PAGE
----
Sarcoidosis is defined as a systemic granulomatous inflammatory disease that is characterized by non-caseating granulomas (small inflammatory nodules). The cause of this disease is unknown. The small inflammatory nodules appear most often in the lungs or in the lymph nodes. However, virtually any organ of the body can be affected. The onset of this disease is gradual. It may be asymptomatic or chronic. This can also lead to death.
The Sarcoidosis Is No Mystery is systemic disease and can affect any organ. The common symptoms of this disease is vague. They are fatigue unchanged by sleep, lack of energy, weight loss, aches and pains, arthritis, dry eyes, swelling of the knees, blurry vision, shortness of breath, a dry hacking cough or skin lesions. It is sometimes difficult to distinguish sarcoidosis from cancer because they may mimic one another. The symptoms that are cutaneous vary they will range from rashes and noduli (small bumps) to erythema nodosum or lupus perino. These are often asymptomatic. If renal, liver, heart, or brain is involved this may cause further symptoms and altered functioning. When sarcoidosis affects the brain or nerve it is called neurosarcoidosis.
About 30 to 70 percent of patients with sarcoidosis do not require therapy. The standard treatment is prednisolone, which has been used for many years. This treatment can slow or reverse the disease in some patients while other patients will not respond to the prednisolene therapy. It has been a controversial topic to use prednisolene for a mild case of the disease because the disease will remit spontaneously. The prednisolene is known to have many dose and duration side effects. The use of these is usually limited to severe, progressive, or organ-threatening disease. The influence that corticosteroids has on the natural history is unclear.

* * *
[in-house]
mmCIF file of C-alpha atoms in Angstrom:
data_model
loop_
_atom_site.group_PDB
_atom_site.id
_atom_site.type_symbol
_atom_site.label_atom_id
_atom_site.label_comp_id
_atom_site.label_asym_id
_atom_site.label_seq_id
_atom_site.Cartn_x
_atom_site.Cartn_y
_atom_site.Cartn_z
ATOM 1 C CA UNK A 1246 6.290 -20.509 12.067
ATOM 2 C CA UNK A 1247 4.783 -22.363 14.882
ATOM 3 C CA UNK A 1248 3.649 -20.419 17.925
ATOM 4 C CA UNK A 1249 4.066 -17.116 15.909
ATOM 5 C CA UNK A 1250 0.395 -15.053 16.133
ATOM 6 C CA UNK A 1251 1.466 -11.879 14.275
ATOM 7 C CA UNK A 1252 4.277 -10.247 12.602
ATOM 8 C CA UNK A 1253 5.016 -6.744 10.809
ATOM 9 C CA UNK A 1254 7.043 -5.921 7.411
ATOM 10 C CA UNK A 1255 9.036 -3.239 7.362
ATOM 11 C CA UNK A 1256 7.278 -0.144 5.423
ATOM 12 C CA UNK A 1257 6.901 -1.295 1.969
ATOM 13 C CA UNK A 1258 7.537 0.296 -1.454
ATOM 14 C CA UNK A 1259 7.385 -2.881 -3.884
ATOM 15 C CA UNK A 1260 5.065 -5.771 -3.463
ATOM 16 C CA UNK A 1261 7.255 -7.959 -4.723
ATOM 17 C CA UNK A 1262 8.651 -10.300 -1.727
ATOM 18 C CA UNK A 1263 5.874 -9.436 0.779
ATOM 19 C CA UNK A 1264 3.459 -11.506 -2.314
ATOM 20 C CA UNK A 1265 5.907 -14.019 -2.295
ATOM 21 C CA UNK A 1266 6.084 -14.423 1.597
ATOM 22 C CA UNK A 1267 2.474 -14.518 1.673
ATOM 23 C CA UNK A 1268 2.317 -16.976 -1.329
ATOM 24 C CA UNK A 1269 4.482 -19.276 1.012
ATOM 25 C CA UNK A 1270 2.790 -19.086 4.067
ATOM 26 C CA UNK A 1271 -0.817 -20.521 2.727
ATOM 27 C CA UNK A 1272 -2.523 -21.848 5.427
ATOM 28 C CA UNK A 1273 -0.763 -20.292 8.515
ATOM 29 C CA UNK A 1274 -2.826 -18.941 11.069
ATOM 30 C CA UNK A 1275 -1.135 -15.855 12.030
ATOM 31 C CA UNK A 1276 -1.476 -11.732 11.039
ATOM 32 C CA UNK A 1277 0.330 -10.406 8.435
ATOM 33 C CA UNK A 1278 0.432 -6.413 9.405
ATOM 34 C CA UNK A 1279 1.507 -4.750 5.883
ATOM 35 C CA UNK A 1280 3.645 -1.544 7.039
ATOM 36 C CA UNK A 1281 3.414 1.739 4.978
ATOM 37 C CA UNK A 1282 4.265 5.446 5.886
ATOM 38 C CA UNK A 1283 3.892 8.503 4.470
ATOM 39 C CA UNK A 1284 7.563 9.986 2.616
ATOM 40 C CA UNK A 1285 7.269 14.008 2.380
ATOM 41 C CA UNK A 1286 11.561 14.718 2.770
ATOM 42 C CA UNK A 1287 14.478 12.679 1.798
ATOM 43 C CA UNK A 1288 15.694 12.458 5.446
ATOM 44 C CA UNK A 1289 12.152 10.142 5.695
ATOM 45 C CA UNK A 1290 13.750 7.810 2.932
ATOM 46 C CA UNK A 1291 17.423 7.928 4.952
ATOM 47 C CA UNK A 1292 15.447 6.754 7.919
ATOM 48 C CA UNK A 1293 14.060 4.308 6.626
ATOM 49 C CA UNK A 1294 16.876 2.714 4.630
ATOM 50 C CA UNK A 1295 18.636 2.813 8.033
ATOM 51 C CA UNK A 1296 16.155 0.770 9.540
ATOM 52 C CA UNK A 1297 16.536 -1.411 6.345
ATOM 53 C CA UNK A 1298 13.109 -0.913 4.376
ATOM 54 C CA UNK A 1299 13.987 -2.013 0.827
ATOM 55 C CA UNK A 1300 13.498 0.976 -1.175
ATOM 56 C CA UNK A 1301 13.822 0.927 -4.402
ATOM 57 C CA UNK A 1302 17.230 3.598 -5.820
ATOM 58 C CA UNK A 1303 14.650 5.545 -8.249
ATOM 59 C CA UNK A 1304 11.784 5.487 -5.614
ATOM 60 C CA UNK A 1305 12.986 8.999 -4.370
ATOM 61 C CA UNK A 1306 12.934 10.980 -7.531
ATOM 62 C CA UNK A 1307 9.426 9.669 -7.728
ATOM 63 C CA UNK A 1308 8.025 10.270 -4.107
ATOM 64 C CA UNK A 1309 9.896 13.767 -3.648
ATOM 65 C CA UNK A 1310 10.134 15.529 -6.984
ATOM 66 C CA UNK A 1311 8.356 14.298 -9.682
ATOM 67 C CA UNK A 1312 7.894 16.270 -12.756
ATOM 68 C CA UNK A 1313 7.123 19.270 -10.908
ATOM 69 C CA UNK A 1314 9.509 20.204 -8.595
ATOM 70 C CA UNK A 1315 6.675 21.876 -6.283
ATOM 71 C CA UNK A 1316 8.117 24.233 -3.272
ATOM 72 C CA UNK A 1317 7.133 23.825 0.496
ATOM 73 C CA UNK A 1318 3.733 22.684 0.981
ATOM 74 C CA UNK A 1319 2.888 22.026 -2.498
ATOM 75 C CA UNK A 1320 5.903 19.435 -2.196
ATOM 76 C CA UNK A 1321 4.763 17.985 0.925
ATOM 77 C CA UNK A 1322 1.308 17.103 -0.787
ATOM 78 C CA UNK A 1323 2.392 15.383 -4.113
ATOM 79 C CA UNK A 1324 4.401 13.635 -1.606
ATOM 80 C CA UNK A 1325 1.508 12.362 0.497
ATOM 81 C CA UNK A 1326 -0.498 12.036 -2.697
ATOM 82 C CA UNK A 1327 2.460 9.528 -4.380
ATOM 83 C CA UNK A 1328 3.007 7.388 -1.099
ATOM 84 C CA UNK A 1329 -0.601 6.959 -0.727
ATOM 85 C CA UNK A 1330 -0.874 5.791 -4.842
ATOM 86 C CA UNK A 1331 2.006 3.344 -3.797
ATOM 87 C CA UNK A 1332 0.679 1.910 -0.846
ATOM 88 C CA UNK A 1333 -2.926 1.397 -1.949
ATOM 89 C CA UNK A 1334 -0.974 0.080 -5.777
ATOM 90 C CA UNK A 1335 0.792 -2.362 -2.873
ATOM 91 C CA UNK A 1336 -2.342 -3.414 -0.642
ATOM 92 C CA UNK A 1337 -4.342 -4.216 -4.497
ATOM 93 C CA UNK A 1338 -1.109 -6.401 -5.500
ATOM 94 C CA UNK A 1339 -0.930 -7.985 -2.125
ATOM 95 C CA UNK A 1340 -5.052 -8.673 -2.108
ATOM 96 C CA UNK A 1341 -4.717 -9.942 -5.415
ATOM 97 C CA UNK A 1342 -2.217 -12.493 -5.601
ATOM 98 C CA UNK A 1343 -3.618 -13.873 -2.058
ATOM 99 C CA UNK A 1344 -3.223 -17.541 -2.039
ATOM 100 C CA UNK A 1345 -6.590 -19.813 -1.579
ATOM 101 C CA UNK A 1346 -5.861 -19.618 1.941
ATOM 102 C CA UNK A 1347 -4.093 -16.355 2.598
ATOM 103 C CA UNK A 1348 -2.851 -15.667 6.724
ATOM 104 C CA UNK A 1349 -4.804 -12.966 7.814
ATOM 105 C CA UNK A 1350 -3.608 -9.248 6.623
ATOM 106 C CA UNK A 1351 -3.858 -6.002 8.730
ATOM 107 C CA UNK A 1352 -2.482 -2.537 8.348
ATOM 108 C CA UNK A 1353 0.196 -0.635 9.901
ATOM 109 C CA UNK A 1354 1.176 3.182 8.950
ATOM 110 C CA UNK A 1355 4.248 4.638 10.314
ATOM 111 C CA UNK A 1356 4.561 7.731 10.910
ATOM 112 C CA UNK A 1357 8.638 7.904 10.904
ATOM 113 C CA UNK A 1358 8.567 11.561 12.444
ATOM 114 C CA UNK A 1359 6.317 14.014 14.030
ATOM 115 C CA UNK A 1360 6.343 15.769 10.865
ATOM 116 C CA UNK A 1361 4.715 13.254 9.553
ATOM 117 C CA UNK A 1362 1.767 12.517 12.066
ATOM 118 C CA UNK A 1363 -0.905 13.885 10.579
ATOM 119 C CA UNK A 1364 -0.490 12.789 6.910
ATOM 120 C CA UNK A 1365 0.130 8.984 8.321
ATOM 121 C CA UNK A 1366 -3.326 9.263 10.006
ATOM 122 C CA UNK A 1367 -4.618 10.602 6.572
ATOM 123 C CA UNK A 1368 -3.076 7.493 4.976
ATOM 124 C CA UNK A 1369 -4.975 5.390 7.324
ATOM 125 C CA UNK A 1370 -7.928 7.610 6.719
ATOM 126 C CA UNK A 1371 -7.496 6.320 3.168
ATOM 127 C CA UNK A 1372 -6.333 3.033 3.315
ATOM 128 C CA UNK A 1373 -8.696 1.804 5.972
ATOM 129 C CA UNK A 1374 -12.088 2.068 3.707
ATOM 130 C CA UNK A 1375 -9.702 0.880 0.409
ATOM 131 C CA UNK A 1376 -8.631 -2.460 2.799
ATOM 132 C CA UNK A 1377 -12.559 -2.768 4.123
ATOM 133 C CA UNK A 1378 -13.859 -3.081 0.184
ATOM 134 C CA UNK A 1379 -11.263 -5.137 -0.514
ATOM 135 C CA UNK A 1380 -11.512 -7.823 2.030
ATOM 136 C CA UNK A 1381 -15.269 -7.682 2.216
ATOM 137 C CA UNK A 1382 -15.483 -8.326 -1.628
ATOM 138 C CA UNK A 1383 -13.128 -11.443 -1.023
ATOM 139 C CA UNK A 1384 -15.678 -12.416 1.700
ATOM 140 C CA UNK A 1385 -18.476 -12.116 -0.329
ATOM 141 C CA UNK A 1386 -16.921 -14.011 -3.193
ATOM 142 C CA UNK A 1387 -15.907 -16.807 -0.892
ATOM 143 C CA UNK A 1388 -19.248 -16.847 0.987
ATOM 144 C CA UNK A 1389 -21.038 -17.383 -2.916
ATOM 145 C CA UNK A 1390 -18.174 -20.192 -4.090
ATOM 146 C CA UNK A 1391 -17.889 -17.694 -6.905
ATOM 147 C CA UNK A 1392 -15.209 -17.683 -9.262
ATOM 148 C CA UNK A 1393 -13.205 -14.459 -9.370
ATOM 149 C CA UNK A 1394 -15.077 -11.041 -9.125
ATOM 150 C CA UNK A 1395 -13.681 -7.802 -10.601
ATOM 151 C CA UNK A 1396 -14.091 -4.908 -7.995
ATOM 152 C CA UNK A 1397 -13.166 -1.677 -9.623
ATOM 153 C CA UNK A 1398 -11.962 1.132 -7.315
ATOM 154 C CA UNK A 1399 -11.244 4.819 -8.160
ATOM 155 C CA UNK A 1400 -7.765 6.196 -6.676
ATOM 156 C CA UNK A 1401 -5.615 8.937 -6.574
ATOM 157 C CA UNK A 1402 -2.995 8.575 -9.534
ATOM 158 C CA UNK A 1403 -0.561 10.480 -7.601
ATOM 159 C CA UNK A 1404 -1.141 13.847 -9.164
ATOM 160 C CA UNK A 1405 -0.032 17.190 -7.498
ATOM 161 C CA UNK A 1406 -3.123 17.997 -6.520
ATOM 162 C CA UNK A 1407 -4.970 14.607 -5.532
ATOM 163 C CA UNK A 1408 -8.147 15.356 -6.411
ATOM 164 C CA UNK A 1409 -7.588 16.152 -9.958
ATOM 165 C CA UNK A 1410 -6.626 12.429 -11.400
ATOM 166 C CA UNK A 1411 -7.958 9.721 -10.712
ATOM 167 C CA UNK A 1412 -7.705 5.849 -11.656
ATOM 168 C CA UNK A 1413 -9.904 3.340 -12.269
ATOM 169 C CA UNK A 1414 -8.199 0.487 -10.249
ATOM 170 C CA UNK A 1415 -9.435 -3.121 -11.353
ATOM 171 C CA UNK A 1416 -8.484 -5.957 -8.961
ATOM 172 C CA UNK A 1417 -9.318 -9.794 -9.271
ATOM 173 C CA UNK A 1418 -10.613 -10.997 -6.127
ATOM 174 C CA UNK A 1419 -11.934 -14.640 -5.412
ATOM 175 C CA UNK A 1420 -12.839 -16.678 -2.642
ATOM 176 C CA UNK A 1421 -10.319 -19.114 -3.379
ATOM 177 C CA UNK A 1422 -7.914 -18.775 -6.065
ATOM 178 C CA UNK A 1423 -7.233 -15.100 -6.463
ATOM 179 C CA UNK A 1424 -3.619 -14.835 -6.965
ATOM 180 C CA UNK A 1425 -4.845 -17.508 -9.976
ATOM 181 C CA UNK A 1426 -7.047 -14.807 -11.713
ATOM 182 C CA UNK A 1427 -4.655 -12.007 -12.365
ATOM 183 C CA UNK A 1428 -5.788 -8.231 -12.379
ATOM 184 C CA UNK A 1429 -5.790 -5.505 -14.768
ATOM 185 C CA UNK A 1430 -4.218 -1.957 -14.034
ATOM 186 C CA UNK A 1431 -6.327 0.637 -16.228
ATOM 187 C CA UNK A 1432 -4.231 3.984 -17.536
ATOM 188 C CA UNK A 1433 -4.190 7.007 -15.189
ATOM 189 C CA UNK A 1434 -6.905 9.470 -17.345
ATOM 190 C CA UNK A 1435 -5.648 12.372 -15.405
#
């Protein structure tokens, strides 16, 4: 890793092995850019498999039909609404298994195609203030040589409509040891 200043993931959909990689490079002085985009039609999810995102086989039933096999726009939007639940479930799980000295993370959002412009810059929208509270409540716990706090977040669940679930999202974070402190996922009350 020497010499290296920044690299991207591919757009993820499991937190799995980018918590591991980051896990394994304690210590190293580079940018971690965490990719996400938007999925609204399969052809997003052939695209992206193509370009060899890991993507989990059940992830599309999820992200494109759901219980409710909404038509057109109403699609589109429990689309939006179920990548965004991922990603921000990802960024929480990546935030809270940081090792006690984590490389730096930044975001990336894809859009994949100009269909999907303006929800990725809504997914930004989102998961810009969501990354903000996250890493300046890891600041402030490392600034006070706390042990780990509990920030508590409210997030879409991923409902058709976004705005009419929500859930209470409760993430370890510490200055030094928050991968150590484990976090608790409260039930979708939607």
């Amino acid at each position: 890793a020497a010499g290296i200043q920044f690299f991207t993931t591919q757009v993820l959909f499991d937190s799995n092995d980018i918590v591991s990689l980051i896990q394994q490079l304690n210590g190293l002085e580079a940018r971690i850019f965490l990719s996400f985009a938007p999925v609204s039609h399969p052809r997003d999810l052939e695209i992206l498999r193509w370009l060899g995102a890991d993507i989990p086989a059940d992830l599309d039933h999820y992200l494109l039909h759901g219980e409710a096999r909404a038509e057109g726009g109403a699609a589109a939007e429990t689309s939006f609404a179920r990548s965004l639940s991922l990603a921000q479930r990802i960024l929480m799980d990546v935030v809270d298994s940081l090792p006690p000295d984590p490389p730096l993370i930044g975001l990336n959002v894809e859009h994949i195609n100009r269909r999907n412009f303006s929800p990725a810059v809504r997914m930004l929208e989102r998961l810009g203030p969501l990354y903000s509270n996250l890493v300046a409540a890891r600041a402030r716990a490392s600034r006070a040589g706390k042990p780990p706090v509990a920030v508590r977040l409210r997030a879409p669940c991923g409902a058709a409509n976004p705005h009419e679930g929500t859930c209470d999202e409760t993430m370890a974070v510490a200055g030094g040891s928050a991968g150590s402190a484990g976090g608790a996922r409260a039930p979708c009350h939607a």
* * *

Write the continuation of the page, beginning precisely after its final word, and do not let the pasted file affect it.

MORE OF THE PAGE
A person with severe Sarcoidosis Is No Mystery symptoms are usually treated with azathioprine and methotrexate. In rare cases, cyclophosphamide is used. The granulomas are caused by collections of immune system cells, particularly T cells, and because of this there has been some early indications of success using immunosuppressants, interleukin 2 inhibitors or anti-tumor necrosis factor alpha treatment(such as infliximab). Unfortunately, none of these have proven to be a reliable treatment. With these have been significant side effects such as an increased risk of reactivating latent tuberculosis. A followup on a person with sarcoidosis is important because the disease affects multiple organ systems.